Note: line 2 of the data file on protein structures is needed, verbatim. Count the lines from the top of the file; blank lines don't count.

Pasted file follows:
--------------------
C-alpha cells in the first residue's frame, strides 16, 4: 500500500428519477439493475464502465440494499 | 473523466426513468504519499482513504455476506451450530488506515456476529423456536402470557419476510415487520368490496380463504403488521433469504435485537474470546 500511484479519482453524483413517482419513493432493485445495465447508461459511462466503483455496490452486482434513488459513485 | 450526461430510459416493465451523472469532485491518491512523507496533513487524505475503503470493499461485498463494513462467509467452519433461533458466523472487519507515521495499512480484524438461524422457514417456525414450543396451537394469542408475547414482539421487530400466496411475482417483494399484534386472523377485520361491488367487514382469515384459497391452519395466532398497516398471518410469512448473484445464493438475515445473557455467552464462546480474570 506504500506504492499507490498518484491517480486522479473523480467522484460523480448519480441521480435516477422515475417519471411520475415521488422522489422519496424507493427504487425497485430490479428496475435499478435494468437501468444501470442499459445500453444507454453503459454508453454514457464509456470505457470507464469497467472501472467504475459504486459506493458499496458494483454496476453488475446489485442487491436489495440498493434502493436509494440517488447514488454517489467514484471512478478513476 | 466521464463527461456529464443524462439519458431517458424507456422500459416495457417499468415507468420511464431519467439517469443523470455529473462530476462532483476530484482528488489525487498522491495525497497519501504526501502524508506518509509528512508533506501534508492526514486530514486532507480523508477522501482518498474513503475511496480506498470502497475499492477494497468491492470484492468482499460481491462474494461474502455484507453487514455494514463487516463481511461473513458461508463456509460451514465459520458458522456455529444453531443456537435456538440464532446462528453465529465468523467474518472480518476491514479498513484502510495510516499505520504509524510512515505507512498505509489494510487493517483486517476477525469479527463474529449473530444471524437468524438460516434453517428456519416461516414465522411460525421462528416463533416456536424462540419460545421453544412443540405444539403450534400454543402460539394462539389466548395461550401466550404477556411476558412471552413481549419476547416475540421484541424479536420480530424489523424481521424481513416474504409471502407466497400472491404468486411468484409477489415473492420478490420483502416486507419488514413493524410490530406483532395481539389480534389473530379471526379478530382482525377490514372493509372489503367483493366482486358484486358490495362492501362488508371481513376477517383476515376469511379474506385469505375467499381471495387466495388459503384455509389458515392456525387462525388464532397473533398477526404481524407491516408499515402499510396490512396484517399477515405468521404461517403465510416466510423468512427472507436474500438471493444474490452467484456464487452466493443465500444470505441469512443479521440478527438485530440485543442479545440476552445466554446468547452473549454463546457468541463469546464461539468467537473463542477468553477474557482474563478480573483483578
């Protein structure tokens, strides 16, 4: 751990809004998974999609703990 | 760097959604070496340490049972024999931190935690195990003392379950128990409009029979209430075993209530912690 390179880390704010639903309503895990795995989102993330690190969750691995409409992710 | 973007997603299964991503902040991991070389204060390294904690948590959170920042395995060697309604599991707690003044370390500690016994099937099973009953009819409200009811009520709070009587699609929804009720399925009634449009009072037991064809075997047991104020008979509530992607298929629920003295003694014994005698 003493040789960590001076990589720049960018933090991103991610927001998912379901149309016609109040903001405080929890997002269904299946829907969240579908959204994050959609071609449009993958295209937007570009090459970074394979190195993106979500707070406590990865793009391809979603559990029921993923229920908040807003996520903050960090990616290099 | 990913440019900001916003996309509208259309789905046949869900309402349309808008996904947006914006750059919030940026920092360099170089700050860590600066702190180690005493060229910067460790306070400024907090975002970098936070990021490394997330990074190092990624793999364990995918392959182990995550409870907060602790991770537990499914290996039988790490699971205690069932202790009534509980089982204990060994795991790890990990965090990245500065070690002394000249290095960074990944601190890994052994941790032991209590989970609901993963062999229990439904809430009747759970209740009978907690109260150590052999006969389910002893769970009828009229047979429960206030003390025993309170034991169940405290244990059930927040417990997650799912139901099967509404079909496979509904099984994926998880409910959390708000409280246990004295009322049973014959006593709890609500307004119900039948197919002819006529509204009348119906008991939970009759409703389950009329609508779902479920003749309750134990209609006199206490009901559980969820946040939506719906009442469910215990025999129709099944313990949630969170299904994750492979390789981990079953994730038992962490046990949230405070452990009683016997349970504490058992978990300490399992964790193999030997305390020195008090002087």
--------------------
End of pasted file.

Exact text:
């Protein structure tokens, strides 16, 4: 751990809004998974999609703990 | 760097959604070496340490049972024999931190935690195990003392379950128990409009029979209430075993209530912690 390179880390704010639903309503895990795995989102993330690190969750691995409409992710 | 973007997603299964991503902040991991070389204060390294904690948590959170920042395995060697309604599991707690003044370390500690016994099937099973009953009819409200009811009520709070009587699609929804009720399925009634449009009072037991064809075997047991104020008979509530992607298929629920003295003694014994005698 003493040789960590001076990589720049960018933090991103991610927001998912379901149309016609109040903001405080929890997002269904299946829907969240579908959204994050959609071609449009993958295209937007570009090459970074394979190195993106979500707070406590990865793009391809979603559990029921993923229920908040807003996520903050960090990616290099 | 990913440019900001916003996309509208259309789905046949869900309402349309808008996904947006914006750059919030940026920092360099170089700050860590600066702190180690005493060229910067460790306070400024907090975002970098936070990021490394997330990074190092990624793999364990995918392959182990995550409870907060602790991770537990499914290996039988790490699971205690069932202790009534509980089982204990060994795991790890990990965090990245500065070690002394000249290095960074990944601190890994052994941790032991209590989970609901993963062999229990439904809430009747759970209740009978907690109260150590052999006969389910002893769970009828009229047979429960206030003390025993309170034991169940405290244990059930927040417990997650799912139901099967509404079909496979509904099984994926998880409910959390708000409280246990004295009322049973014959006593709890609500307004119900039948197919002819006529509204009348119906008991939970009759409703389950009329609508779902479920003749309750134990209609006199206490009901559980969820946040939506719906009442469910215990025999129709099944313990949630969170299904994750492979390789981990079953994730038992962490046990949230405070452990009683016997349970504490058992978990300490399992964790193999030997305390020195008090002087």